Agreeing that the last thing we wanted to do was to go somewhere where there were people, we sat down on the bank of Kamogawa (river flowing through Kyoto), popped a can of sake, opened a pack of supermarket sushi and dried squid, and enjoyed the lack of people. After an hour or so of just sitting at the river, a couple of musicians, a man and a woman, sat down on the stairs above us and started practicing one catchy song again and again. We stayed for a good hour or so more, enjoying the music, and when we were about to leave, we asked the two what they were about. Apparently they were  the singer and the guitarist of a starting underground rock/pop band called Maruyama Hanto Kamogawa Karuteto. They gave us their poster and invited us to their concert taking place on Nov 4. For some reason, musicians in Kyoto love to practice/perform at Kamogawa, but as most of them always hang where Kamogawa meets Shijo, Kyoto's busiest street, there are so many that you can barely distinguish among them. Because these two were playing in such an empty place, they got noticed (though just by us five people). The next morning I checked out the web page on the poster and indeed found the song which they were playing at the river. It's called Hataraku Hito (Working People) and is quite catchy. So click on the play button below and do as Dexter Holland once so famously said:

Ahhhhh, it's time to relax, 
and you know what that means, 
a glass of wine, your favourite easy chair, 
and of course this compact disc playing and your home stereo. 
So go on, indulge yourself, 
that's right, kick off your shoes, put your feet up, 
lean back and just enjoy the melodies. 
After all, music soothes even the savage beasts.

Tuesday, October 19, 2010


Liquor Mountain, my favorite liquor store.
Because all of my usual co-hikers bailed on me, the only mountain I climbed this past weekend was Liquor Mountain. Instead talking about that, though,I will tell you about my classes here in Kyoto and about how class research can be a lot of fun without actually including any research. Maybe some of you can get inspired.

I already told you that I am taking 9 hours a week of Japanese, nothing worth any special analysis other than an honorable mention. On top of Japanese I am also taking two other classes, Japanese Buddhism and Anthropology of Modernity. Yeah, I'd rather be taking the Joint Seminar with Doshisha students and the Japanese Film class, but Anthropology and Religion actually count toward my East Asian Studies and International Studies majors, and if I want to graduate, I have no choice but to take them. The religion class is quite interesting (as interesting as religion can get, being what it is), and the highlight of it are Friday afternoon field trips to various Buddhist temples, Shinto shrines, graveyards or other religiously affiliated sites. These field trips are a great way to spend a Friday afternoon seeing the sights which I'd probably go to see anyway. This way however I get a free tour guide (i.e. our prof), and reimbursement for all expenses. The most interesting field trip so far was to Byodo-in, one of the most beautiful temples in Japan, located halfway between my house and Kyoto. To tell you how important a site it is to the Japanese, know that the outline of Byodo-in is also engraved on the 10 Yen coin. There is little I remember about the particularities of the place other than that there are two bronze phoenixes on the roof (see the picture below) which are deemed Japan's national treasures. Though I am not sure how many other national treasures there are, the phoenixes are quite elaborate, especially considering they were made about a thousand years ago. Because they are so important, the actual phoenixes are in a museum below Byodo-in, while the ones on the roof are replicas.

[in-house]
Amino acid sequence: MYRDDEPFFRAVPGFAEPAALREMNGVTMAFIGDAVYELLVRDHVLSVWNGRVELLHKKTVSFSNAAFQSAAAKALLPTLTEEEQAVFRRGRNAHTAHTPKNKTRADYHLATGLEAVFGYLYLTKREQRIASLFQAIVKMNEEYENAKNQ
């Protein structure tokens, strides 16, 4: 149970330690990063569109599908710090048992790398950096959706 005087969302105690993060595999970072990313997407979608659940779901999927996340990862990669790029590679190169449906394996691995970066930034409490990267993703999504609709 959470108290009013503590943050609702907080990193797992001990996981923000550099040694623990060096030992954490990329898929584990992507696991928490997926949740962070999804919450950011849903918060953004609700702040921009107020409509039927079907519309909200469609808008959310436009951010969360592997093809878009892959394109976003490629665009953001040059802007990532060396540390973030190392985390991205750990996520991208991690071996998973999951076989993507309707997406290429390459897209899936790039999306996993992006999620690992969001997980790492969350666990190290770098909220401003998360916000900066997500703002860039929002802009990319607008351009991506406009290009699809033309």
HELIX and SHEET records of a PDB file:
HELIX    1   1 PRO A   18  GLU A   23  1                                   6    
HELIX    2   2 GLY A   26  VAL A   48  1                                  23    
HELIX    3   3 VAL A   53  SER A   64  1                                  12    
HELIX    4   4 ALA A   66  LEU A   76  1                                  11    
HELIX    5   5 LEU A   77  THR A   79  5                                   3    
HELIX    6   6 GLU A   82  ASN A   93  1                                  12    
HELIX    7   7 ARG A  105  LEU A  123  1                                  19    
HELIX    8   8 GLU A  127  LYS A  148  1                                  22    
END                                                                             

Byodo-in, taken from the left rather than from the front,
because everyone shoots it from the front.

Similarly, my anthropology class is as interesting as anthropology can get, but because I have been in fact conducting anthropological observations for the past more than four years simply by living abroad, I can definitely relate to many of the topics/discussions in class. We talk about all kinds of things which have to do with the word modernity in Japan. The other day we were assigned a "research" project, where we had to choose a place which should sort of relate to our readings and conduct field research there. Being conscious about my time schedule, I thought that the least time-consuming and most fun way to do my research is not to do it at all. In other words, do what I normally do and call it "research". So I submitted my proposal in which I suggested that I conduct a Friday night research in Shirokiya, my favorite bar just across the street from school. The topic of the research was to "find out whether Shirokiya is a western or more traditionally Japanese establishment in the context of our readings". Of course, because I needed to look inconspicuous while conducting my research, I justified receiving budget to buy myself some dinner and a couple of drinks. Giving the above rationale, I also justified taking a couple of my Japanese friends with me so that we look like yet another group of customers. While my "research" was supposed to take an hour and a half of work, it took me about four hours of usual Friday night fun with my friends, some good food, and a couple of free drinks paid for by the AKP. Good times.